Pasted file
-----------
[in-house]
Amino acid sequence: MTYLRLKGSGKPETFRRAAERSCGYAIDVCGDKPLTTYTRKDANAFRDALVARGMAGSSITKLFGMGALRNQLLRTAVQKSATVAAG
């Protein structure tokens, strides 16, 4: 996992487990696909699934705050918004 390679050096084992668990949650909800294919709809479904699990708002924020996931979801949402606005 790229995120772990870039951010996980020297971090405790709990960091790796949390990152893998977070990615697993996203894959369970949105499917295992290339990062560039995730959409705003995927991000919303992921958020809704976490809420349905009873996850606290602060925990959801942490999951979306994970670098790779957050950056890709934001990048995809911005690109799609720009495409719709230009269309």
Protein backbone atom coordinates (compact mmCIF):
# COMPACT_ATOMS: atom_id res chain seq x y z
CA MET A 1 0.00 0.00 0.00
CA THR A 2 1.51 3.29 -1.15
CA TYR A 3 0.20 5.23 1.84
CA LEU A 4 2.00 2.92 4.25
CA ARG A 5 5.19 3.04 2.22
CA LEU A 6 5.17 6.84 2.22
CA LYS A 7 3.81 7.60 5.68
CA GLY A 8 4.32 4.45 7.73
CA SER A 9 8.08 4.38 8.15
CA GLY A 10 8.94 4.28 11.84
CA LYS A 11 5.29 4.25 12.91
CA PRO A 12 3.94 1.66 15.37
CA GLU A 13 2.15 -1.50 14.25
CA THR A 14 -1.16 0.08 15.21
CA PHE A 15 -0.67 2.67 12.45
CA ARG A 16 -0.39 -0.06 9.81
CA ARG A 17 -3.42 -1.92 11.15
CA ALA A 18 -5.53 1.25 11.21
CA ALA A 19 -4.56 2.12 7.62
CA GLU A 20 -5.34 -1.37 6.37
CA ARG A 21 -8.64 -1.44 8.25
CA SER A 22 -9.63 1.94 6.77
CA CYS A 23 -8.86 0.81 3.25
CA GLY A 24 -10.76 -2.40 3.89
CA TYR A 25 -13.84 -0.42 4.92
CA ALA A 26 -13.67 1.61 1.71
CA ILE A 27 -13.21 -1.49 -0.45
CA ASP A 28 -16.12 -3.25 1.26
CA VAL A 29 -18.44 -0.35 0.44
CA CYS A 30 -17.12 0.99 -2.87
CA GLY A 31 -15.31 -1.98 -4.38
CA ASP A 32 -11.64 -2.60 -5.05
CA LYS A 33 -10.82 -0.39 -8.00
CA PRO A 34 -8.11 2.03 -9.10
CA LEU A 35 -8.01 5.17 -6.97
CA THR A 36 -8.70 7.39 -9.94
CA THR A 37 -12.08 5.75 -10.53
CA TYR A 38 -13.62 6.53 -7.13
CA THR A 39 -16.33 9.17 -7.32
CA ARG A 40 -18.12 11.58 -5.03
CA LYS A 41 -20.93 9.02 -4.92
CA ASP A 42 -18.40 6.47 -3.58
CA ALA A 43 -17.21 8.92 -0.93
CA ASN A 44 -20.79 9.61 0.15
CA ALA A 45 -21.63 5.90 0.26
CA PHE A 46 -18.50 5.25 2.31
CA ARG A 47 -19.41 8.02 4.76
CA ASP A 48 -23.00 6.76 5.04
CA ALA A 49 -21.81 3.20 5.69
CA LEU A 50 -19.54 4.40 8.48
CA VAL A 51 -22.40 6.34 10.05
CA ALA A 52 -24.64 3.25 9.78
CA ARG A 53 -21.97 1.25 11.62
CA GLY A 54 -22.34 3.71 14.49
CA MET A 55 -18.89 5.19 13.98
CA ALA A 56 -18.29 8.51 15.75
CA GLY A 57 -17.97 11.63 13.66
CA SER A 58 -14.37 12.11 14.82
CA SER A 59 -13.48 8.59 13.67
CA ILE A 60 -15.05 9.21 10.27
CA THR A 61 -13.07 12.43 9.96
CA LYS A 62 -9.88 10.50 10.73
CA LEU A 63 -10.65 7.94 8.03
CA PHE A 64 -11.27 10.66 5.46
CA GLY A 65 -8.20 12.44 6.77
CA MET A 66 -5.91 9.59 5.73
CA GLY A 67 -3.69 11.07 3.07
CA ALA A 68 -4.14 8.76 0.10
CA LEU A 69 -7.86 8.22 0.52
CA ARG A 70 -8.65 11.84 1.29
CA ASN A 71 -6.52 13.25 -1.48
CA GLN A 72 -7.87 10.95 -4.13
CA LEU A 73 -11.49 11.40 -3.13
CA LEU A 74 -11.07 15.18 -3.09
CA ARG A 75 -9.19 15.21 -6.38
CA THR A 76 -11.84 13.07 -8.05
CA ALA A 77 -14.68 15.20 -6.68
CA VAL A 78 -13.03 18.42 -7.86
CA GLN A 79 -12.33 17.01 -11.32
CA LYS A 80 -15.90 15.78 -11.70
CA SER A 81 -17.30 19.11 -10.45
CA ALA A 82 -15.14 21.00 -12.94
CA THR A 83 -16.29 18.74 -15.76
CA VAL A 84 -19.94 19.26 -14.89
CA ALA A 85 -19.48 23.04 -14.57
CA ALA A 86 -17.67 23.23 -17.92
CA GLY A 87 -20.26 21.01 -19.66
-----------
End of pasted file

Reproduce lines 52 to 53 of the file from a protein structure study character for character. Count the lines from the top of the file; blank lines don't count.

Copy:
CA ARG A 47 -19.41 8.02 4.76
CA ASP A 48 -23.00 6.76 5.04